CHAIR – Lisa Salas
Patrick Comer – LUCID
There is power in being able to ask people questions. That notion, at the heart of market research, fuels a better understanding of people’s needs, wants, and beliefs. While that notion has not changed, market research has, the way we do it has and the power within it has. In this session Patrick Comer, Founder and CEO of Lucid, will explore the ways in which the power and dynamics in market research are changing. He suggests that we have passed through different eras and are edging upon a new one. In this new future, we see the rise of marketplaces – where people that want to ask questions, find people that want to answer them more efficiently and with better quality. We see people elevate trust, safety, and quality as elements gaining importance amidst rising concerns about fraud and bad actors. How will we respond and what remedies can we expect? Finally, in this new era, we explore how the questions economy will attract and retain people that are living in an attention economy. There are solutions. It is a matter of understanding and implementing them. There is power in being able to ask questions. There is also power in understanding the what, how and why that is changing.
We live in a world where our attention is constantly being courted. As consumers, we are bombarded with information and competition for our diminishing attention spans. According to a study conducted by Microsoft the average human attention span currently sits at about 8 seconds, a notable decrease from the previously published 12 seconds in 2000.
This puts market research at risk. If we are not creating engaging market research with proven practices, we risk losing our most important asset – the ability to engage with consumers to obtain high quality data and insights. If we do not ask the right questions how can we uncover the right insights? We risk making bold conclusions and big decisions on the wrong foundation.
OMD Australia’s market research division, Marketing Intelligence, and global data and insights company, Pureprofile, partnered to study the best ways to ask questions in online surveys that improve both respondent experience and inform best practice.
We surveyed 10,000 nationally representative respondents (age, gender, location and income) and tested different versions of commonly asked questions. With insights from this study we can unlock the most meaningful consumer insights while helping to secure the future of quantitative market research.
12:50 Existential Cross-Roads
Market research is at an existential cross-roads. Our core survey data collection capability is under threat from declining response rates and consumer distrust of opinion polling. Management consultants are moving on to our patch. And yet there is an explosion in the amount of data that consumers create as they search, browse, tweet, exercise, ok google and transact.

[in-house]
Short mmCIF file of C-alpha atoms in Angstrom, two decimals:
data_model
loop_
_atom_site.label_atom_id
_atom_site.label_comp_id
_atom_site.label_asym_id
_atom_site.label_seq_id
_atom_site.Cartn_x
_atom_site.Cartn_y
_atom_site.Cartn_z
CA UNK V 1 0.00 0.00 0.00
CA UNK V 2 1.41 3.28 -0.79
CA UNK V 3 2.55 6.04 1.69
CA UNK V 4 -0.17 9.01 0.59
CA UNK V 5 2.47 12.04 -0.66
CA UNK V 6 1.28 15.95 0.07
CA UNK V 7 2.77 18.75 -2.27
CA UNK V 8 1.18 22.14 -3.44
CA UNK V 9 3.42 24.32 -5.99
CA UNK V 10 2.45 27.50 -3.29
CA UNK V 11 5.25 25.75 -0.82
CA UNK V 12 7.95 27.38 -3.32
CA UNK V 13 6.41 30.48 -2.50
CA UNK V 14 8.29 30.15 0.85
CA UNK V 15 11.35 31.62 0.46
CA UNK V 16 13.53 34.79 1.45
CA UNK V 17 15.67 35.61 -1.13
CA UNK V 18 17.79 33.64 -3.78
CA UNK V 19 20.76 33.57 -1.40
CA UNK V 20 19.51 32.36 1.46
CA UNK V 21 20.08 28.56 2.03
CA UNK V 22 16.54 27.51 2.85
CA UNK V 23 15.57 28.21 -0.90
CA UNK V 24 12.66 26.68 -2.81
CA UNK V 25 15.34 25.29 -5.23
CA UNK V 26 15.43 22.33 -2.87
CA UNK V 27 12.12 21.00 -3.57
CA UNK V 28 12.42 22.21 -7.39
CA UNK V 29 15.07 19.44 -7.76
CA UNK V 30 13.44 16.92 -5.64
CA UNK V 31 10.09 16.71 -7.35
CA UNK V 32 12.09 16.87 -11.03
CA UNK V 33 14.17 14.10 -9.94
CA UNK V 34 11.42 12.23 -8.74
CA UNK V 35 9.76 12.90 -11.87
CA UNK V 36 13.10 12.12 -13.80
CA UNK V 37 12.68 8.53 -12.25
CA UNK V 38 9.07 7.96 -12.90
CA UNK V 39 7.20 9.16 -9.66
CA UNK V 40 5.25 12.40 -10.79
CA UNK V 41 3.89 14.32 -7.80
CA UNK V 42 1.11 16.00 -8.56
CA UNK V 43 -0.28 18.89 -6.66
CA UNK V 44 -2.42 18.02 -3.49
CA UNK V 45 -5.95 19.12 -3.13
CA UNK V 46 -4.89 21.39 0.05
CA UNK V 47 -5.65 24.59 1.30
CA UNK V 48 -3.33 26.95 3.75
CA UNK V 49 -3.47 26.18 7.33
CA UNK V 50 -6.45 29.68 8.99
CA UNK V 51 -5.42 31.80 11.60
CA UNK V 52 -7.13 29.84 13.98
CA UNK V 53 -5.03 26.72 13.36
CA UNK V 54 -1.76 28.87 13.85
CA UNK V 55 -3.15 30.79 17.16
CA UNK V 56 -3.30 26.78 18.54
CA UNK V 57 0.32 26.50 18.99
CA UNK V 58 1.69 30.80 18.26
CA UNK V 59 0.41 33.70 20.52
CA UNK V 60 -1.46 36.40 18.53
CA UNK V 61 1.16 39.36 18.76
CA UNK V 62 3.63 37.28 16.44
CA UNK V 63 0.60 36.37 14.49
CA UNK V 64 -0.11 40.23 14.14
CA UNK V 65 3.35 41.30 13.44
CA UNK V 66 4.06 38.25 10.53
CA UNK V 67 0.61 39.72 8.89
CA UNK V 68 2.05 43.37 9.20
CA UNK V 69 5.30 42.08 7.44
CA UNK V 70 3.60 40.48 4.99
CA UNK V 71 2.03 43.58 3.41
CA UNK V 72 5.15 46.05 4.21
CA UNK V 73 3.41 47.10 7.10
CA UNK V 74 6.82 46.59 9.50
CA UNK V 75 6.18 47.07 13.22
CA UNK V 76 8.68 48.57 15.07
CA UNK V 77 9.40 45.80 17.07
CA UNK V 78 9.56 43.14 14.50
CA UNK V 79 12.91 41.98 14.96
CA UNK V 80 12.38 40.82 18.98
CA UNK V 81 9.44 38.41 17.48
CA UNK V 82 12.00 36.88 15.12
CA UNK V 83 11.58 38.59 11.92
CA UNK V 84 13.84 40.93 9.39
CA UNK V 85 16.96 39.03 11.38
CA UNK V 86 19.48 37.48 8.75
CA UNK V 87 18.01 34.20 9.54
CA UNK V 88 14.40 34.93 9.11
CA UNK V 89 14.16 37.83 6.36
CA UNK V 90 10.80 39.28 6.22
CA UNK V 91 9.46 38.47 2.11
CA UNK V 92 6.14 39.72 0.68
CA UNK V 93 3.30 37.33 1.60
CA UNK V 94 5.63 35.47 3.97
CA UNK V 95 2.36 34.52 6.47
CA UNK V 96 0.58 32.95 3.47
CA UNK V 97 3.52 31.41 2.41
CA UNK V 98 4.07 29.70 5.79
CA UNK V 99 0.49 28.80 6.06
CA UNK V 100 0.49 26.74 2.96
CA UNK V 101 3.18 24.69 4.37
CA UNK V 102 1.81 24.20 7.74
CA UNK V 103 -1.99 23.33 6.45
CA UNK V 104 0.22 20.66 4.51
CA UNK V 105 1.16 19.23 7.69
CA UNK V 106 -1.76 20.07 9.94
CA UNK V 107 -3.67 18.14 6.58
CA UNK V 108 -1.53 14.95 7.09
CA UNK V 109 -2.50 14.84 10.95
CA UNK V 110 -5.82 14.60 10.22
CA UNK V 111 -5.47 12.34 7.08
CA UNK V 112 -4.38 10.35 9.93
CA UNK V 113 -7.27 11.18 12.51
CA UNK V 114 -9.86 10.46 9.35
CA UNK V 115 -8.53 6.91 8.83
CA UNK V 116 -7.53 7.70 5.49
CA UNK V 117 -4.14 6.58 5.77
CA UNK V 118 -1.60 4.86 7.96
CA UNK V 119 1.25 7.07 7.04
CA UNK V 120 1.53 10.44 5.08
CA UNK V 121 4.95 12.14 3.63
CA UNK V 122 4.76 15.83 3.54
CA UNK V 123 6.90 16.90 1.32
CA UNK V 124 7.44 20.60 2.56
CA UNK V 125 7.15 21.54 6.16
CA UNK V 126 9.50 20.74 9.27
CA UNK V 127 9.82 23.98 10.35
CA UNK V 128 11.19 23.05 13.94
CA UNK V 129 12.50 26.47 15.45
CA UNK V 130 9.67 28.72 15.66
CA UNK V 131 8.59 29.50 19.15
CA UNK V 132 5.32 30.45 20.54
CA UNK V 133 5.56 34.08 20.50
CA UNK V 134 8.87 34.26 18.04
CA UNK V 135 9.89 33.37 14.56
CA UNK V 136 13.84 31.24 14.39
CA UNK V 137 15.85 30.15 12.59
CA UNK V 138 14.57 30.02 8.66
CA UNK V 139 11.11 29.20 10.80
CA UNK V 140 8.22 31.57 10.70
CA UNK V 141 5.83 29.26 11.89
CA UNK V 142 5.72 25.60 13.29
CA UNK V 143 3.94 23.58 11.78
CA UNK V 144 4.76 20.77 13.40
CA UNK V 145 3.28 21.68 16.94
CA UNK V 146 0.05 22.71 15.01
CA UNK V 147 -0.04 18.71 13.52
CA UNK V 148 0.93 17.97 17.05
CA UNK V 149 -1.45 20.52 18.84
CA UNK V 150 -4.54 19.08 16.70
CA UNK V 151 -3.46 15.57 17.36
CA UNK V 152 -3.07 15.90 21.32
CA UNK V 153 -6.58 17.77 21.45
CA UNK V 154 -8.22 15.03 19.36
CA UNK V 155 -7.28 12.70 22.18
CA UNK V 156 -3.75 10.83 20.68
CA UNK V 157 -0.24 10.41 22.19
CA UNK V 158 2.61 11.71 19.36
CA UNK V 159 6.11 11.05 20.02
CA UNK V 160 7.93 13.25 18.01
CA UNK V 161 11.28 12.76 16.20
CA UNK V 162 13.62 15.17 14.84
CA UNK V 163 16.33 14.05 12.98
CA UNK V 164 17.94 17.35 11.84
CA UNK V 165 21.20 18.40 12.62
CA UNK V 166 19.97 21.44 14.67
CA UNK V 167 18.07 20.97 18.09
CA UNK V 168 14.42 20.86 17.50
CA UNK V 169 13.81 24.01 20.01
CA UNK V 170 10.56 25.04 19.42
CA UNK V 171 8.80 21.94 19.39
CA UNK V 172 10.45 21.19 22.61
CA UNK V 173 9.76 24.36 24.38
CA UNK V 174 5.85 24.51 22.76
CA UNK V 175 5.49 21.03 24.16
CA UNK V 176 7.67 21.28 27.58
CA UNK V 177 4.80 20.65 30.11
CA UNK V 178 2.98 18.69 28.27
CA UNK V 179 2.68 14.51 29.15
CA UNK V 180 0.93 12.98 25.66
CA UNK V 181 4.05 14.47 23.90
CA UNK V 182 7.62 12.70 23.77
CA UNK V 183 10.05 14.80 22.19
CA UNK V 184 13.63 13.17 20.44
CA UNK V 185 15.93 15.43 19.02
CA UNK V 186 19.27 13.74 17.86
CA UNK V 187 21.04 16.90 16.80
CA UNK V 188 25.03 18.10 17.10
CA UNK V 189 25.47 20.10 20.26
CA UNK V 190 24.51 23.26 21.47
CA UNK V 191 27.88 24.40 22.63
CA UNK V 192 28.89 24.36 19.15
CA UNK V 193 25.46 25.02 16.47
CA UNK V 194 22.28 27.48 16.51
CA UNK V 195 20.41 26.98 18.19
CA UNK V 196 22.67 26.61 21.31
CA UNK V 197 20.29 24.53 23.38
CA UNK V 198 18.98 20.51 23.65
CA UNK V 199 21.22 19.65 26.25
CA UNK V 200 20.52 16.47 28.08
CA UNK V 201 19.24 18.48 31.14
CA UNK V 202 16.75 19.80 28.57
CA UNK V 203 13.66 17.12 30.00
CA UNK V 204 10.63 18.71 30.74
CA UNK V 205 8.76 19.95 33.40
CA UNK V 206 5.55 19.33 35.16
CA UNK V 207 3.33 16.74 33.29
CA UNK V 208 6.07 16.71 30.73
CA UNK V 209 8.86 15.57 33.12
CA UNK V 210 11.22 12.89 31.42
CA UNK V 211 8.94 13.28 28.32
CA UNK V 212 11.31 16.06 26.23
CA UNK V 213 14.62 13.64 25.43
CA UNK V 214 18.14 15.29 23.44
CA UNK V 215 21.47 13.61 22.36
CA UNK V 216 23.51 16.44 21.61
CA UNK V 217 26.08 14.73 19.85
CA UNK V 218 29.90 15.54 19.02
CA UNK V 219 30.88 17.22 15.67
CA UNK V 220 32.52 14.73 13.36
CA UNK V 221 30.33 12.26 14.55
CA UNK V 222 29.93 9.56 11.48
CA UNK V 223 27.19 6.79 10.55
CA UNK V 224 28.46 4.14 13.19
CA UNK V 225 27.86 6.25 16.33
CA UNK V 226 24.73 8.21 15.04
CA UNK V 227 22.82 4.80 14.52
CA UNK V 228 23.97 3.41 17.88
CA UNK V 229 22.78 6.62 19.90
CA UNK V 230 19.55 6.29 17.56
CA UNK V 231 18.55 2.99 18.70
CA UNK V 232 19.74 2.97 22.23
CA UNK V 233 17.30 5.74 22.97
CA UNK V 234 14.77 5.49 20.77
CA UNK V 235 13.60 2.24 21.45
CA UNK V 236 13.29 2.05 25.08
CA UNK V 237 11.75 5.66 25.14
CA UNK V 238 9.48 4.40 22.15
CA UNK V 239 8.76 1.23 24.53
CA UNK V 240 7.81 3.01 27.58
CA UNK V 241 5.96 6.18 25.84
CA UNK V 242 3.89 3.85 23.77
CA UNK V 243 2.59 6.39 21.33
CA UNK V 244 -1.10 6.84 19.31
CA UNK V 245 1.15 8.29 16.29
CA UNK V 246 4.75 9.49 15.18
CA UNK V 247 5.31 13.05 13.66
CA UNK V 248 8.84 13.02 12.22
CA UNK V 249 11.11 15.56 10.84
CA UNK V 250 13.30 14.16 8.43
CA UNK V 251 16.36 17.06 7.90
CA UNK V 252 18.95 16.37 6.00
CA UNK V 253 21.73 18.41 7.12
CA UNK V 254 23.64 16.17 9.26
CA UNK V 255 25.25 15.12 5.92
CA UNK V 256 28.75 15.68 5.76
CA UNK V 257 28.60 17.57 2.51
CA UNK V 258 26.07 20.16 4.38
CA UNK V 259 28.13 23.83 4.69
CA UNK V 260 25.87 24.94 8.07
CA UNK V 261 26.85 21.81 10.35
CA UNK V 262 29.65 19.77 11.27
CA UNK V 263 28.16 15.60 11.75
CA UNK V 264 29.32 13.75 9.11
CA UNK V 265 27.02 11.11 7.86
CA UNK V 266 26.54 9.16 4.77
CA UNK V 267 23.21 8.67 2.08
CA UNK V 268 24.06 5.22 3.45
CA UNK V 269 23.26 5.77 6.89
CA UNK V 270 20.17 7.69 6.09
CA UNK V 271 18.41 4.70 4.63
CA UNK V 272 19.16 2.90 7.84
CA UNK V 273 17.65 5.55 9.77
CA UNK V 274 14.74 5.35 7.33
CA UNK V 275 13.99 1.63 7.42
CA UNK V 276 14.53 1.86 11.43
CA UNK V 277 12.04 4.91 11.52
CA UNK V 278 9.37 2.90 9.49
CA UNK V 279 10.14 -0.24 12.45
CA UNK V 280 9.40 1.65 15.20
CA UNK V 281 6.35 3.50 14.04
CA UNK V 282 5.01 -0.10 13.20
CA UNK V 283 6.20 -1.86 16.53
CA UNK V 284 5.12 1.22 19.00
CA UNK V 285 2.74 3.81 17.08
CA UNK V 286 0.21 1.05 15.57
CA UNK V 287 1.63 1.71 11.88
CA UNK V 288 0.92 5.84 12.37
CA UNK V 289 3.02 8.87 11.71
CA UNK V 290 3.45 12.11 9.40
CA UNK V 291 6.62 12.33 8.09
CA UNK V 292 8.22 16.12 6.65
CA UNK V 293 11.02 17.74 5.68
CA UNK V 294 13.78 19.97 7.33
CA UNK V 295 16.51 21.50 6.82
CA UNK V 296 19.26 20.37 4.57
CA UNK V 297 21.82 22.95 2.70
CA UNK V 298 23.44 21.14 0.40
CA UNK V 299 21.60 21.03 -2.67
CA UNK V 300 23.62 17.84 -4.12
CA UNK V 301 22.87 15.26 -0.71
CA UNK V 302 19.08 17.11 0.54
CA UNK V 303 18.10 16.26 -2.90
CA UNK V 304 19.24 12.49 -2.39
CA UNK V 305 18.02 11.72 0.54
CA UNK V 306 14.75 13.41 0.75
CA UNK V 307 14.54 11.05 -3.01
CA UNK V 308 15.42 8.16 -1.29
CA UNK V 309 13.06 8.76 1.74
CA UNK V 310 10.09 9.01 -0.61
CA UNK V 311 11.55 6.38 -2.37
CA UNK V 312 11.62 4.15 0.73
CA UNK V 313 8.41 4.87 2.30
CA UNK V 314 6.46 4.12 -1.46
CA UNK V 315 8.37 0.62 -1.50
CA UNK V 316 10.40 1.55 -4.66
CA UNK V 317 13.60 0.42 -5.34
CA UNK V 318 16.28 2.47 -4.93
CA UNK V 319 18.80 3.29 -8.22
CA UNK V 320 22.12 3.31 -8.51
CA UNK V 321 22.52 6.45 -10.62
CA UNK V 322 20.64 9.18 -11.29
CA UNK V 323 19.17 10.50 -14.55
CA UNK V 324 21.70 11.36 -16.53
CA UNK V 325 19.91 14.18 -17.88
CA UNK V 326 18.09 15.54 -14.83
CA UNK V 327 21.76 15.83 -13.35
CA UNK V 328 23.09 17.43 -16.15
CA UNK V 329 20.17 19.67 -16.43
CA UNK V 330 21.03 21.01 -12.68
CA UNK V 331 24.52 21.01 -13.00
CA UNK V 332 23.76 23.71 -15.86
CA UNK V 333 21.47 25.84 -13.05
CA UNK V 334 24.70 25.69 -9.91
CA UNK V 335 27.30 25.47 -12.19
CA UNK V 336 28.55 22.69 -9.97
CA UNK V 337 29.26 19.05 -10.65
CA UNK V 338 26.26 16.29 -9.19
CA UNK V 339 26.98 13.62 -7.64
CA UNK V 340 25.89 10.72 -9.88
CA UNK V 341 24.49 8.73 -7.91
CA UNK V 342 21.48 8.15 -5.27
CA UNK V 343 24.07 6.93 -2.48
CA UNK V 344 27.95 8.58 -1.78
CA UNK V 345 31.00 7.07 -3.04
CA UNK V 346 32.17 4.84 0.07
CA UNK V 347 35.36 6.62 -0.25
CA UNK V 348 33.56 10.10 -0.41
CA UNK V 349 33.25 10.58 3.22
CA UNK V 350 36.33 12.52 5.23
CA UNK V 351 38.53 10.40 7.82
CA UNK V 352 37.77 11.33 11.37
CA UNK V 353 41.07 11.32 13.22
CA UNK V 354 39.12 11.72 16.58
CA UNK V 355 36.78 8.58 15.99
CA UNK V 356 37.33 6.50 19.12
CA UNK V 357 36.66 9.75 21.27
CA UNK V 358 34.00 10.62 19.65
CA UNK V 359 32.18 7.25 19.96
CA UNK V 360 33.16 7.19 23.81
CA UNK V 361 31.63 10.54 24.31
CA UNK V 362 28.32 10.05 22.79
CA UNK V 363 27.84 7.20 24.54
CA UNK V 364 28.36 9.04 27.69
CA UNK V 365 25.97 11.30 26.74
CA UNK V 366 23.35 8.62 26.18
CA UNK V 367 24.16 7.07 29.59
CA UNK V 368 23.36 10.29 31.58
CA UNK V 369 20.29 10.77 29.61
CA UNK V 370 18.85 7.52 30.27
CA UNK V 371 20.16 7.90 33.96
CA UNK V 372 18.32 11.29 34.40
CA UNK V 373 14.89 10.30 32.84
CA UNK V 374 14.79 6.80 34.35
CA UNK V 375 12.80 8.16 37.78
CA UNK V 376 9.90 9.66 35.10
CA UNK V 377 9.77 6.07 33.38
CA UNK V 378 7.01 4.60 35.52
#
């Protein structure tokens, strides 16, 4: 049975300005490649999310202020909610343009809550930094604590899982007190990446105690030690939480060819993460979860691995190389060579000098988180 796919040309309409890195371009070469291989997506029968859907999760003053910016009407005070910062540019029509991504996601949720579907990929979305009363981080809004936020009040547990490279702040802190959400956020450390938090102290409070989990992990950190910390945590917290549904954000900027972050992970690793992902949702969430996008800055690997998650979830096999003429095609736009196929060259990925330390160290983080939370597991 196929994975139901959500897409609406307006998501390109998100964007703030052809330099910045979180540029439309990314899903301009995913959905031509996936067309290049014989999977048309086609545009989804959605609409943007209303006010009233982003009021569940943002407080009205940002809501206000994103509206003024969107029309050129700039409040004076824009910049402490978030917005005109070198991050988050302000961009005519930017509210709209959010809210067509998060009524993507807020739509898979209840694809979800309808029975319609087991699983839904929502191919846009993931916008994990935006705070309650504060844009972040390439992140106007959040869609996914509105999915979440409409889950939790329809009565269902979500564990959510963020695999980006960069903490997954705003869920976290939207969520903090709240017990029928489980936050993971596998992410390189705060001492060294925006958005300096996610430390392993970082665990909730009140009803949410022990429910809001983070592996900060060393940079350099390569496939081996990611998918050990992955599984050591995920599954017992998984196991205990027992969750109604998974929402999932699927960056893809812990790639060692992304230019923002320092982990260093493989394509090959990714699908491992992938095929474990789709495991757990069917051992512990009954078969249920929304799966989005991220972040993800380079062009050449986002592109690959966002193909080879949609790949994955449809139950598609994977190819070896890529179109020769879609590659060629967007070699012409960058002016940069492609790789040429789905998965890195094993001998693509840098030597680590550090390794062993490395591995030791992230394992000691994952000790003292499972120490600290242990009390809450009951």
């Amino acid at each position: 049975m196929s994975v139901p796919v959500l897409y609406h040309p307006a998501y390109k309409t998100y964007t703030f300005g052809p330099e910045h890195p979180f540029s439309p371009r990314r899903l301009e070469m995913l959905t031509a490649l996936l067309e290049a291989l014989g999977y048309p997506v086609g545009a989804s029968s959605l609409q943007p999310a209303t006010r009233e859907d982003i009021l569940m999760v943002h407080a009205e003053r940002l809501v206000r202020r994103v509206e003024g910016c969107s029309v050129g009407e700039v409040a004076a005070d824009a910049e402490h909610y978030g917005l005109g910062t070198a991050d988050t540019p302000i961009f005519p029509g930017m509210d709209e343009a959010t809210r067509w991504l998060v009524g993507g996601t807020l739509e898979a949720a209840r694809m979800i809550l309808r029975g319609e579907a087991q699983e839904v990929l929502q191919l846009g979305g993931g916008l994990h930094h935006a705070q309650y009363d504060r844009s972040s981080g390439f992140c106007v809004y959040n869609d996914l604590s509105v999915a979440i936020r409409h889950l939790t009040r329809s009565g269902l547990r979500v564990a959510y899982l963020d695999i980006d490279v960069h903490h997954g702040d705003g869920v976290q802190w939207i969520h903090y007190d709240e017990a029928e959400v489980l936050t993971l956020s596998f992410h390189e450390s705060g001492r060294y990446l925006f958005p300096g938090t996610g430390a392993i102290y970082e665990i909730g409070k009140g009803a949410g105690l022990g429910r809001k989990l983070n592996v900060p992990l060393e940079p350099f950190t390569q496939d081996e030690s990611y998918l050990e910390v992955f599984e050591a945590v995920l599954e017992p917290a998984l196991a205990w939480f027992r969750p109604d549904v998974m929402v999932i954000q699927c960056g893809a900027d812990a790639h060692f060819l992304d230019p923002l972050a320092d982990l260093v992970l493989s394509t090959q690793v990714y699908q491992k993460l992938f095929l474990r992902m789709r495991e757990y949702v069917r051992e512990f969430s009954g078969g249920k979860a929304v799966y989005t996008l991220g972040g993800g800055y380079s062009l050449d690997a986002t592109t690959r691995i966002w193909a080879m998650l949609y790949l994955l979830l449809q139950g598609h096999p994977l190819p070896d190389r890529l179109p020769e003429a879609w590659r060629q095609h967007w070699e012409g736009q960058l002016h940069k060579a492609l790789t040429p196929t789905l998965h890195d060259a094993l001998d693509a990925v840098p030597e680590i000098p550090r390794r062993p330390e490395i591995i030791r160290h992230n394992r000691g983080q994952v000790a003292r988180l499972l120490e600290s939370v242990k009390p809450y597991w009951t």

To stay relevant and provide higher quality data to clients, market researchers need to combine the data that consumers generate (social media, wearables, entertainment, transactions) with traditional survey data at the individual level – for a fair value exchange.
This paper describes how Faster Horses has developed an app that enables consumer-citizens to monetise their data and create a ‘data income’ for themselves – and how transactional and social media data is combined with survey data in a single app.
A case study shows how first year students at a leading university in Australia were ‘onboarded’ into uni life by sharing insights generated from their data and survey responses. It highlights how the uni was able to drive deeper engagement with new students at the most critical juncture in their educational lives – the transition from high school to uni.
13:10 Attention Economy
Three years ago, we presented a case study to understand the levels of trust between researchers and participants.
We uncovered the lack of trust researchers have towards participants by looking beyond what they actually told us, to what they really think, by using key concepts from other disciplines (like Brene Brown’s BRAVING elements) in the survey design.
We thought we were bold, we thought no one would believe us, what we didn’t think is that 3 years later we, as a research industry, might be facing the serious issues that Charles Feltman warns of;
“The disaster of distrust in the workplace is that the strategies people use to protect themselves inevitably get in the way of their ability to effectively work with others”
Dynata’s latest Global Trends Report on trust and privacy reveals the active stance that consumers are now taking to protect their personal data – avoiding websites, providing false information, disabling cookies, adjusting their privacy settings and worst of all – opting not to share their opinions.
As each of these actions are taken, distrust is reciprocated, inhibiting progress and growth.
But the battle for data is not lost. As Brown said, trust and mistakes can co-exist as long as we make amends and stay aligned with our values.
In this year’s national conference, we present ways on how we can build trust to overcome resistance to sharing personal information.
We look into the concept of the attention economy to understand how brands can engage in a true and fair value exchange with consumers around the benefits of sharing data.
Since studies suggest that cultural background can affect our brain’s ‘trust circuits’, we show key findings from new research across the globe – US, Canada, UK, France, Germany, the Netherlands, Australia, China, and Japan, and explore the key factors essential in building trust across cultures by linking to a well-established neuroscience framework.